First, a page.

See part 1, part 2, part 3 and part 4.
by I.T. Jobseeker
My interview suit got a rare outing last week. A company needed an analyst to provide cover for a lady on maternity leave. The benefits were contractor and the pay was permy, but needs must and it was only for a year, after all.
I spent some time thinking of the things that might come up at the interview, referring to the job spec the agency had supplied. I had studied the company's website and came up with a few questions from me for the 'do you have anything to ask us?' bit that comes at the end of all interviews. I thought that I was well prepared when I set off to meet them, I had rehearsed all the questions they could possibly ask, except for the 'killer' question. Surely nobody would ask it? Not in this climate to somebody in my position? Not for a temporary job! My circumstances were clear from my C.V. and the agency had told them why I was available immediately. I put it out of my mind.
Far Fields Financials are situated in a recently developed business park in a remote part of South East England. After two buses, a train and another bus, followed by a ten-minute walk, I arrived long before my appointment, dreading the prospect of being late. It had taken almost two hours. If I got the job, I would need to buy a second car, I thought. My wife uses the one we have for her work.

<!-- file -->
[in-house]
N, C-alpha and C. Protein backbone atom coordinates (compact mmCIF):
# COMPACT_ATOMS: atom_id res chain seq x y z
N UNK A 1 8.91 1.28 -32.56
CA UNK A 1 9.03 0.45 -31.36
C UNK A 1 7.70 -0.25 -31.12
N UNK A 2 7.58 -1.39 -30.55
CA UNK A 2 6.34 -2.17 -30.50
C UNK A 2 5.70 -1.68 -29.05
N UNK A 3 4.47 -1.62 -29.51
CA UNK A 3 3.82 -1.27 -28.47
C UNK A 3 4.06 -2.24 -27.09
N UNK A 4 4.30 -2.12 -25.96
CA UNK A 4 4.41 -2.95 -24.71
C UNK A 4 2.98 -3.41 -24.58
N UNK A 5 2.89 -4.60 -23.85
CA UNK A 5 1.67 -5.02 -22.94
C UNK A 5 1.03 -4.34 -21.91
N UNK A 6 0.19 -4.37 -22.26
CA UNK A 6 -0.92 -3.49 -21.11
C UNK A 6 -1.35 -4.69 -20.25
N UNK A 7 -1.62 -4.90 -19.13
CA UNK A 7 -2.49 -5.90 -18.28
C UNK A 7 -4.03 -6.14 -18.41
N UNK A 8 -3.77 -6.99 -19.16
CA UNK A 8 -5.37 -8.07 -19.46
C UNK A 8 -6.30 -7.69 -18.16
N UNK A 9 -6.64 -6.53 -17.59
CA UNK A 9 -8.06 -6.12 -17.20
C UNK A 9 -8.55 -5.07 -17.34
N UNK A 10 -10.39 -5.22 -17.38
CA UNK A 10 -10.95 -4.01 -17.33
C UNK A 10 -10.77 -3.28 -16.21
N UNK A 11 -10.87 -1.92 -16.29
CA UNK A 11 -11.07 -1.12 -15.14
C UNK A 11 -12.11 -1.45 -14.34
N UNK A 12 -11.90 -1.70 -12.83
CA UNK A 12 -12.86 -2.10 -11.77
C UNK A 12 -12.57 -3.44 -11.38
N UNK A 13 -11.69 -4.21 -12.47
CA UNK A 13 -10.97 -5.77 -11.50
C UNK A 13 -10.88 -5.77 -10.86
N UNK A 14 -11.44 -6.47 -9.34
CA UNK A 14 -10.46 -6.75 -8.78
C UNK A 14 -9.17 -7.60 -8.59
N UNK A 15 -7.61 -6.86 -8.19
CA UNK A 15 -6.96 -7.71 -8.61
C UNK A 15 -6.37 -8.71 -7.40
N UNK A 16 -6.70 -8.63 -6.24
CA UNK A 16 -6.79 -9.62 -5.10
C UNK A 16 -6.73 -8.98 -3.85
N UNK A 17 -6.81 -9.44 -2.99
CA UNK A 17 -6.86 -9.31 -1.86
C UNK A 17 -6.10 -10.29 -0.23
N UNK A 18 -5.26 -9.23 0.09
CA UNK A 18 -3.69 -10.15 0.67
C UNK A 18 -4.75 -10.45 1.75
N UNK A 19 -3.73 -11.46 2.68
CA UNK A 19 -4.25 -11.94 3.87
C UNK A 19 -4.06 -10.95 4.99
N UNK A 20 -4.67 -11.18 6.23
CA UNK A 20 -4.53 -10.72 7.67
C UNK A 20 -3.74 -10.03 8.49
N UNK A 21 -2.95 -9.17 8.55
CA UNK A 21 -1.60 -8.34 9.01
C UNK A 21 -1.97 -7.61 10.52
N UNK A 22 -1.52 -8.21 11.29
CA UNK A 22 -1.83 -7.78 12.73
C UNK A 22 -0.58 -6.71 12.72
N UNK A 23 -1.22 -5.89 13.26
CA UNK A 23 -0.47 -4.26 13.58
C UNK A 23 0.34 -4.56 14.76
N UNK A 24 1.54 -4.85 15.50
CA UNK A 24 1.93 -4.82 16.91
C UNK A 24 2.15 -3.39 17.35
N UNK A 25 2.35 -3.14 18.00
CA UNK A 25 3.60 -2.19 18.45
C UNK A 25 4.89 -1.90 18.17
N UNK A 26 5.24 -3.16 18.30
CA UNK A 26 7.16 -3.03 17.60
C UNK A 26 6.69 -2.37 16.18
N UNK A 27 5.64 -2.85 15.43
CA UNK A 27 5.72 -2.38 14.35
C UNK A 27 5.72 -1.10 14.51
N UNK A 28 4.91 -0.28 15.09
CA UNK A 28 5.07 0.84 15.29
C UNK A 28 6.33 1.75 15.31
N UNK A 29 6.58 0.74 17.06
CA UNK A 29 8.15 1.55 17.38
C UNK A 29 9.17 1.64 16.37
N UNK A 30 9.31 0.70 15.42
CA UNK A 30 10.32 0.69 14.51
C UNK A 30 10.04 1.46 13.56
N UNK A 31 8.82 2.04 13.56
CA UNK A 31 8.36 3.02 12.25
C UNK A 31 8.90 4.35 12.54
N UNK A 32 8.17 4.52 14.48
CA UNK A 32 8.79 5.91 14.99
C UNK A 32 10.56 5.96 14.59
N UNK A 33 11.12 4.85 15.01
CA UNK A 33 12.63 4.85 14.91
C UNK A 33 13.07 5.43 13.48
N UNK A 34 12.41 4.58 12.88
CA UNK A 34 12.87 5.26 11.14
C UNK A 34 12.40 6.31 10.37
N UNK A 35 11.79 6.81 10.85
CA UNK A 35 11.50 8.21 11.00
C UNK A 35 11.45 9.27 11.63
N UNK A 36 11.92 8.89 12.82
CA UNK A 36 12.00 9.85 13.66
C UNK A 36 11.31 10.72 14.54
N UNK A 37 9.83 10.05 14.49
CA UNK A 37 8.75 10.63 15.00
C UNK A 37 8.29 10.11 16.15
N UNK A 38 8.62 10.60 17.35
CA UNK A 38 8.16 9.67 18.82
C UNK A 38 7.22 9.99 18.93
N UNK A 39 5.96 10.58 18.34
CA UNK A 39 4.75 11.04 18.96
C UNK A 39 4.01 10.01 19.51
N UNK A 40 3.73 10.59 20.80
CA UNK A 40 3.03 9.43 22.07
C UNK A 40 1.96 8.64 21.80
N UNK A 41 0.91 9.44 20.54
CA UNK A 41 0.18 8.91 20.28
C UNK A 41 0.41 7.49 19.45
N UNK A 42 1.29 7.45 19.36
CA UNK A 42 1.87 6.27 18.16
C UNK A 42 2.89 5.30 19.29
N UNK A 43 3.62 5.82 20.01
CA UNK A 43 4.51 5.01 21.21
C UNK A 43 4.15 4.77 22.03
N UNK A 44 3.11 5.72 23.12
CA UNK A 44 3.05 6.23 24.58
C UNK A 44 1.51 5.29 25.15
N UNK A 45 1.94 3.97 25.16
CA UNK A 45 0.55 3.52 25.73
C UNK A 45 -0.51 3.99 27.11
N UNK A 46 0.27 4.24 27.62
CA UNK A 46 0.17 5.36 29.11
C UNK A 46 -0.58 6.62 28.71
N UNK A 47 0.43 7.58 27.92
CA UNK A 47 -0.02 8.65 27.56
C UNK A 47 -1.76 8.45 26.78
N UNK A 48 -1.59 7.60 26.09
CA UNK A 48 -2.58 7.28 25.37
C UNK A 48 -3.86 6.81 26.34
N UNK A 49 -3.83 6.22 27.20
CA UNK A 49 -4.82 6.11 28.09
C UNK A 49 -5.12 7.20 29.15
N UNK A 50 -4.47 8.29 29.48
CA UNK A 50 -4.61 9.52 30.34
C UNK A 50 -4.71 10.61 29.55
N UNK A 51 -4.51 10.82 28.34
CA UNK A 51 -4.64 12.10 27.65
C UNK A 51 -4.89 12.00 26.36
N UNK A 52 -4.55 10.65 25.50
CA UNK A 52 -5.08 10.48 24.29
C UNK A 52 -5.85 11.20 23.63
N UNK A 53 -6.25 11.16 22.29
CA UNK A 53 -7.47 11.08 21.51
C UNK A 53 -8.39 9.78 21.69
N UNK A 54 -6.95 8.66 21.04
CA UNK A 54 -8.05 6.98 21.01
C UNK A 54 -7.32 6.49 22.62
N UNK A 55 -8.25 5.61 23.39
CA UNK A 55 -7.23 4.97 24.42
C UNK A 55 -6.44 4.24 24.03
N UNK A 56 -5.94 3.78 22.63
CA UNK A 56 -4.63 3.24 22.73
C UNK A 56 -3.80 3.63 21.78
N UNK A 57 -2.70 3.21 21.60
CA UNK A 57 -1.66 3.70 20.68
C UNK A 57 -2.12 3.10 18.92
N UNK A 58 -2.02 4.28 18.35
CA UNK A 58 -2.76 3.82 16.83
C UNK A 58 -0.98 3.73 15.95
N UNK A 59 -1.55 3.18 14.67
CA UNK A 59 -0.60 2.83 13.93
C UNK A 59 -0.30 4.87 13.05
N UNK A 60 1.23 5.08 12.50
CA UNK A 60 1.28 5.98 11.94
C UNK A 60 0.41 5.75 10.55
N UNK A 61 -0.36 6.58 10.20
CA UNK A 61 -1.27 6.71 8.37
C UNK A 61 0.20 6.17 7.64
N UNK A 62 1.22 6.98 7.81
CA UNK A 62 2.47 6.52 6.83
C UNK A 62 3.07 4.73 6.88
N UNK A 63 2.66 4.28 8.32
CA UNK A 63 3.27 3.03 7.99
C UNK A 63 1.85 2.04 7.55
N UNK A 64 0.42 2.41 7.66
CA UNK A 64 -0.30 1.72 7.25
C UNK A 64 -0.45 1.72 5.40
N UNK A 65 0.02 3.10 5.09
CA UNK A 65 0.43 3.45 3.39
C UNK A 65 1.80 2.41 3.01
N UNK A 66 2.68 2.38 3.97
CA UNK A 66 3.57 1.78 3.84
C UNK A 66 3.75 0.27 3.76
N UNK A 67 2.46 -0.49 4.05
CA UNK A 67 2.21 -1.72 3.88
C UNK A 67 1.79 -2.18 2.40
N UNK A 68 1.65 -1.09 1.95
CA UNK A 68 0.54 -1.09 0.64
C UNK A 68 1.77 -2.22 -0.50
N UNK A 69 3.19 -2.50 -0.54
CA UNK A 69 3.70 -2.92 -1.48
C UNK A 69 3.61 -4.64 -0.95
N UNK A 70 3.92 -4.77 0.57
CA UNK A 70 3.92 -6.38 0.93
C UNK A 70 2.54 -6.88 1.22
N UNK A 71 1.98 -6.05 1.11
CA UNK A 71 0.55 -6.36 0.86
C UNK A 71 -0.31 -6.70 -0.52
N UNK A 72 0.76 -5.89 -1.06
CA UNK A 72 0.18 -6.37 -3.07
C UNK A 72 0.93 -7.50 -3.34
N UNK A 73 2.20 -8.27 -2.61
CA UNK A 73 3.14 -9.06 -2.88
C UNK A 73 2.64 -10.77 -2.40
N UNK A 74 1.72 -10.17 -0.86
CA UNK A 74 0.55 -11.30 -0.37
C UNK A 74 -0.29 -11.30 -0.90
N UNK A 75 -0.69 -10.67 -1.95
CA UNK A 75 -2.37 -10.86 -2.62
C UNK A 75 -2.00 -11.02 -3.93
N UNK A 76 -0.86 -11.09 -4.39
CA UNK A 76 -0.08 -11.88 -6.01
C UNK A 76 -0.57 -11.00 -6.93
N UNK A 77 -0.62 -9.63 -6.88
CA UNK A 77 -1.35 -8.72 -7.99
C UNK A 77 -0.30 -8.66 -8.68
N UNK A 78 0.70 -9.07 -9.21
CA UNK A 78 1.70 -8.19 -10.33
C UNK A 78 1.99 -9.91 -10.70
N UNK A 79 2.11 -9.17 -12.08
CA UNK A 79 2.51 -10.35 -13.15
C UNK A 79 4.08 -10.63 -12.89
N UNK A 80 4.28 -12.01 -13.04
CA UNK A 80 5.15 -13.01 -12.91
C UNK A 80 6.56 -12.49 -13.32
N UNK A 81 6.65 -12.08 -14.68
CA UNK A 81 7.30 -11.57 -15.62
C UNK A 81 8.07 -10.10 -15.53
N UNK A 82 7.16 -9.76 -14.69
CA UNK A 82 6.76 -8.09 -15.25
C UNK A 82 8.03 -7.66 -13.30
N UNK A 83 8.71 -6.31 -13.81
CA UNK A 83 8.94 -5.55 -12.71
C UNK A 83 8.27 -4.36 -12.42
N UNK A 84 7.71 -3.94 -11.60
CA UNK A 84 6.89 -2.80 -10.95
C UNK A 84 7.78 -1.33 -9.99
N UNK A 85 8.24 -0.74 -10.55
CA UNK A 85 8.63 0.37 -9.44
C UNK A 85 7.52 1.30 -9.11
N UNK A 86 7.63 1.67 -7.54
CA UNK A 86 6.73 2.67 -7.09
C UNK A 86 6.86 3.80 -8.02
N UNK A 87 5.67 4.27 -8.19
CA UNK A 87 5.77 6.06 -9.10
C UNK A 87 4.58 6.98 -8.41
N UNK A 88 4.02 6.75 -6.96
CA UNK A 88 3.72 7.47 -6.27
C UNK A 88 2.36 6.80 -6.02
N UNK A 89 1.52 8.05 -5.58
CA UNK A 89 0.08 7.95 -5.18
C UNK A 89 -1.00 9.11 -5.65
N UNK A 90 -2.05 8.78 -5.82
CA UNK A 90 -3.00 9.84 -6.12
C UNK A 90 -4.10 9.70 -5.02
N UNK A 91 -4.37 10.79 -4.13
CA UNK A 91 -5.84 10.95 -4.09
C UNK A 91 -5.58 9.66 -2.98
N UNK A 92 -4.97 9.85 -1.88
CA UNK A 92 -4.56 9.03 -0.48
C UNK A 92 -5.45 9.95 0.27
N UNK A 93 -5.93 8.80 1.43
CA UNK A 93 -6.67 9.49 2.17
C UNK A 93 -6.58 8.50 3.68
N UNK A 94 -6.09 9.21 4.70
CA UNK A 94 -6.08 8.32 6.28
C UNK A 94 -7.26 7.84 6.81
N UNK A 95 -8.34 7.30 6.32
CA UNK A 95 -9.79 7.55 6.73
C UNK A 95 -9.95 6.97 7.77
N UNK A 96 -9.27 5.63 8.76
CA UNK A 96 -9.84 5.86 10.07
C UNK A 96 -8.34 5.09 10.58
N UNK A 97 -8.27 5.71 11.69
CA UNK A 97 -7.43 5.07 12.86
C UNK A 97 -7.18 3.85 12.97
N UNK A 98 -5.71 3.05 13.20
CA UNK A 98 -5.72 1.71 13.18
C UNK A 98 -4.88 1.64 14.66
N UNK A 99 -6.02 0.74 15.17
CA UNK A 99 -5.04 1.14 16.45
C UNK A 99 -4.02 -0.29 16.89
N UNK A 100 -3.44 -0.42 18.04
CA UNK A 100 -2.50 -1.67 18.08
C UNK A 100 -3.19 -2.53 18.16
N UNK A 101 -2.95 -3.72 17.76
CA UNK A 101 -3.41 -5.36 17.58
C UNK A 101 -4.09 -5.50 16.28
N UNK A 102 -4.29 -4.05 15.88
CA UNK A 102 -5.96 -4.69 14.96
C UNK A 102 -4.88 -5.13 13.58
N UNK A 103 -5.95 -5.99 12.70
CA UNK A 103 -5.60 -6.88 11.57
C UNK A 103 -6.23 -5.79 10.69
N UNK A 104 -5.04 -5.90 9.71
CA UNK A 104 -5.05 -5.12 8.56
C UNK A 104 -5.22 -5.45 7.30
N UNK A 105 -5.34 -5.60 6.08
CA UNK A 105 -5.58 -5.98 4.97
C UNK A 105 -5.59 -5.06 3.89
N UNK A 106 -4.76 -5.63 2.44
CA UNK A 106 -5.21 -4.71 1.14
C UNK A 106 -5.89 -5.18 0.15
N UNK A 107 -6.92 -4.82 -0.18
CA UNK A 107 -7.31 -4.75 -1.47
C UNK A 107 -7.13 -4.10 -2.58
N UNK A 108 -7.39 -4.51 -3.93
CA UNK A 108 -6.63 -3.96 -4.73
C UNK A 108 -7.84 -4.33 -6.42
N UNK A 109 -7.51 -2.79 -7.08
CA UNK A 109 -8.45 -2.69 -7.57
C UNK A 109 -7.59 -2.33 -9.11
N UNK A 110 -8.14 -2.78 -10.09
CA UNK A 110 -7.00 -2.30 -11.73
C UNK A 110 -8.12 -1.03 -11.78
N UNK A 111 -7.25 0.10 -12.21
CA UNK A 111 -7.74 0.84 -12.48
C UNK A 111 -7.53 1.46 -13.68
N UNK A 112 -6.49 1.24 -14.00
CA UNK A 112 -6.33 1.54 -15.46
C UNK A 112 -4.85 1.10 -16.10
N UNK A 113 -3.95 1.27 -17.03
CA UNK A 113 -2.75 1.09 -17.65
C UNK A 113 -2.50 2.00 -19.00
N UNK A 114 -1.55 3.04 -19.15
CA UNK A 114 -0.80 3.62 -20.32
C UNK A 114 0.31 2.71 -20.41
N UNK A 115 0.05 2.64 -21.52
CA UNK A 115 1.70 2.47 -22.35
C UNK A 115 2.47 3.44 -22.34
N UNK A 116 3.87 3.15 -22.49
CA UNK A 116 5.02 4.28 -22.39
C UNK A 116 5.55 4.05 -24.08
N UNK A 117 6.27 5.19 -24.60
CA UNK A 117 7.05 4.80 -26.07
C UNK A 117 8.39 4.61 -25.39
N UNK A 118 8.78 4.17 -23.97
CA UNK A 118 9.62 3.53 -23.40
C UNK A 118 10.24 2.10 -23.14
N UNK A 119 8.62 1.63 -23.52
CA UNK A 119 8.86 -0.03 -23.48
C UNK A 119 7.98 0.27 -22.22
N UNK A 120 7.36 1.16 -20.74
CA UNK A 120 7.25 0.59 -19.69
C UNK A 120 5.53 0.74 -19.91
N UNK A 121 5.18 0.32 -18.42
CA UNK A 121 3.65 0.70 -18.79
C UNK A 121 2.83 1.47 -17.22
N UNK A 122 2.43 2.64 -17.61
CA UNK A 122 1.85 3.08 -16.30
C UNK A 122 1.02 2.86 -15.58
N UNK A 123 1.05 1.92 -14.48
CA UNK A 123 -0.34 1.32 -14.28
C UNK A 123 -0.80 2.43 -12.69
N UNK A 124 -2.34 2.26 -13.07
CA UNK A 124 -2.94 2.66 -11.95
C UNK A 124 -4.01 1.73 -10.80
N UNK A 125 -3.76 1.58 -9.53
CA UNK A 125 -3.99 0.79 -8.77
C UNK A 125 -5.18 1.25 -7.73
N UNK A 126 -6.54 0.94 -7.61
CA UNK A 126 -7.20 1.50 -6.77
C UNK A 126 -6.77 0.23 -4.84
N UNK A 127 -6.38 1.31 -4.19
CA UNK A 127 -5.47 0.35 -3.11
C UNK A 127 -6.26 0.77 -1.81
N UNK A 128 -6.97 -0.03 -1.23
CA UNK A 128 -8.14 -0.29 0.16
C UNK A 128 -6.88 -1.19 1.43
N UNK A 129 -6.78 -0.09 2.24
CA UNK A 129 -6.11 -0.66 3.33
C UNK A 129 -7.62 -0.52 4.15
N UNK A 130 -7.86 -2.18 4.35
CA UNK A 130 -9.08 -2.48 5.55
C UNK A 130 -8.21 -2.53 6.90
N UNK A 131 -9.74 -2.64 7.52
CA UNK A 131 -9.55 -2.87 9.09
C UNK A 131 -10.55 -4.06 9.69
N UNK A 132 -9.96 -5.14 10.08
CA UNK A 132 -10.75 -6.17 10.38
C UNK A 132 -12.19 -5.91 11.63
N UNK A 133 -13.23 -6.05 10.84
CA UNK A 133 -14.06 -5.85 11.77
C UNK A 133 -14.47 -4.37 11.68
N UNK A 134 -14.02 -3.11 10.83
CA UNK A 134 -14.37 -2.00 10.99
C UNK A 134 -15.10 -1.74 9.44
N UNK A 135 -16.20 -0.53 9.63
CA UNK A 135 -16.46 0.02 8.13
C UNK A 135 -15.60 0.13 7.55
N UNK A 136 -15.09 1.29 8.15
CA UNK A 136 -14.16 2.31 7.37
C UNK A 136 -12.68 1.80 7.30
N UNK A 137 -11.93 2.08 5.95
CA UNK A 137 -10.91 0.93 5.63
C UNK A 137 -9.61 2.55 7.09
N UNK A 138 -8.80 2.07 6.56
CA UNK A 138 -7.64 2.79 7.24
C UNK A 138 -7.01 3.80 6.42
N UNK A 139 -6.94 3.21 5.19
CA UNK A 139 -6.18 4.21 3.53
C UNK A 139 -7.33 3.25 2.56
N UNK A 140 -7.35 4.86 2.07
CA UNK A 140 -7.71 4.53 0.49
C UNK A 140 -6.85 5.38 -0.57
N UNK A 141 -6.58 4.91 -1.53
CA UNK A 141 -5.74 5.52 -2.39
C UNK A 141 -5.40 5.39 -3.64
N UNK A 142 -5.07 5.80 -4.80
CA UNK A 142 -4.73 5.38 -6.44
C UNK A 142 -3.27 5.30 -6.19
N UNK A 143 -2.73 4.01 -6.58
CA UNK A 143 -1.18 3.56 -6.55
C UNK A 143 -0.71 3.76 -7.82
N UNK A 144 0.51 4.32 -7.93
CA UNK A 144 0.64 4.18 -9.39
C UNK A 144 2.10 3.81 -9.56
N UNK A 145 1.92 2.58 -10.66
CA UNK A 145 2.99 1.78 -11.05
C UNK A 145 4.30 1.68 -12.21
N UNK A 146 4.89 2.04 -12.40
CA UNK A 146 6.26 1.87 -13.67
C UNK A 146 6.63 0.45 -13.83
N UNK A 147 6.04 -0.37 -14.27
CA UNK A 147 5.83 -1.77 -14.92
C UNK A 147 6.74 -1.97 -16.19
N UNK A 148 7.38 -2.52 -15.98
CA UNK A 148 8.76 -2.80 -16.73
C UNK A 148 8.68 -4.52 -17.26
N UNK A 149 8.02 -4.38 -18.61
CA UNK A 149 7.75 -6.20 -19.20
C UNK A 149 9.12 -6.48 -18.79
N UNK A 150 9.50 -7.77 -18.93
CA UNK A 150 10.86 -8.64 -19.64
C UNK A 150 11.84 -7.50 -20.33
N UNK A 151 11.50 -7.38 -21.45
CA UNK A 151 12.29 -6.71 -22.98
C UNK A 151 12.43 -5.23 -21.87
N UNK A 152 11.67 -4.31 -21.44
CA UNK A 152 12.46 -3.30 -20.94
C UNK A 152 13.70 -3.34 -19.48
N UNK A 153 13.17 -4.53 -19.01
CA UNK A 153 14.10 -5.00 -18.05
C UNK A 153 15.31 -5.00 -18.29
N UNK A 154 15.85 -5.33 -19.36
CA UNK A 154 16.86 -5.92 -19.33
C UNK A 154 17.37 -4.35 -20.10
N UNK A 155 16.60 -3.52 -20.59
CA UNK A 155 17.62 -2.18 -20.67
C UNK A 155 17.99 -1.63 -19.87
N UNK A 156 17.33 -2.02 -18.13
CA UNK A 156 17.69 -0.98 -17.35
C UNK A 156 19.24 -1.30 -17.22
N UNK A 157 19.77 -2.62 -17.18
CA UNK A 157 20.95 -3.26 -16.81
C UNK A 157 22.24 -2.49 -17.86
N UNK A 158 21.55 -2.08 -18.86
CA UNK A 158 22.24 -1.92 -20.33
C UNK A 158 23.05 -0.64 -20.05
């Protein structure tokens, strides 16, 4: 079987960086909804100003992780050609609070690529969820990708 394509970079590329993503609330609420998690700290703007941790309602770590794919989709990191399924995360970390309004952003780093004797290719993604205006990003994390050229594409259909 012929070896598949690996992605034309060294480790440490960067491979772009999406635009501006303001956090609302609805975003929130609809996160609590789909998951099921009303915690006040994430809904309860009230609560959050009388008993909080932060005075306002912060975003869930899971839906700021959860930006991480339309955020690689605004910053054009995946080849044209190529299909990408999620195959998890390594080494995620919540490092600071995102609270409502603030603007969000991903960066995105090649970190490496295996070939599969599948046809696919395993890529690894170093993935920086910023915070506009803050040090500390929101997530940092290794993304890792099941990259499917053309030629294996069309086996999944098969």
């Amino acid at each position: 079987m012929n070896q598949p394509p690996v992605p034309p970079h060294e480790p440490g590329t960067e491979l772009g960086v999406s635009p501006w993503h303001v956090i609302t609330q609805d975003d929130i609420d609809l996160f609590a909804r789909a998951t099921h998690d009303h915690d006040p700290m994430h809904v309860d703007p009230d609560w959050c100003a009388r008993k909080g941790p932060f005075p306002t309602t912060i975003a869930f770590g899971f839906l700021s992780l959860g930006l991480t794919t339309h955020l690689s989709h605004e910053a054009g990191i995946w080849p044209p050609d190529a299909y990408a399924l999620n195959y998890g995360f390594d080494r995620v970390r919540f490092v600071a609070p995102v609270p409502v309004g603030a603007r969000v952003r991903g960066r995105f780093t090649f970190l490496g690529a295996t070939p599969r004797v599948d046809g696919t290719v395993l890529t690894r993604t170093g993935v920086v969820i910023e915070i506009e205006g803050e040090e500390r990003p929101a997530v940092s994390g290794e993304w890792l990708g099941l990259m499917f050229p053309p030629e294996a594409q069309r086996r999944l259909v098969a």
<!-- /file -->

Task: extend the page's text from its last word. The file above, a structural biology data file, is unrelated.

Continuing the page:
The business park seemed to be there because a farmer, who, frustrated by his dealings with the The Ministry of Agriculture, Fisheries and Food , had decided that low-rise office blocks were the way forward and had pocketed the proceeds of the family farm before heading off to the Bahamas. Who could blame him? A cow in a nearby field eyed me curiously and mooed as I headed towards Far Field's offices and the door marked 'Reception'.
Eventually a bearded, casually dressed man approached as I sat in the waiting area.
'I.T. Jobseeker?' he said, offering his hand. 'Gordon Bennet, head of systems development here at Far Fields.'
'Good to meet you', I replied, maintaining eye contact, a firm but not crushing grip in my handshake.
I followed him to the interview room, making the usual small talk. We were joined by Alistair, a senior analyst.
The interview was going quite well. The usual competency based stuff with Gordon Bennet asking most of the questions. I was relaxed and felt confident in my answers, Alistair nodding approvingly on many occasions.
Then, out of the blue, I was asked: 'What attracted you to Far Fields Financials as a company you would want to work for?'
'Well...' I knew the answer, of course. But why didn't he?
My head told me to say something like: 'I have followed the company's progress with interest over many years. I have admired the levels of customer service which have become a benchmark for the industry as a whole'.
My heart wanted to say: 'Are you having a laugh? Why do you think that I'm prepared to travel to this pimple on the backside of the back of beyond for the sort of money you want to pay?
My mouth said something that was a mix of the two, but I fear the heart featured rather too much in the final answer that was liberally sprinkled with 'Um's' and 'Er's'.
The agency rang yesterday. I didn't get the job.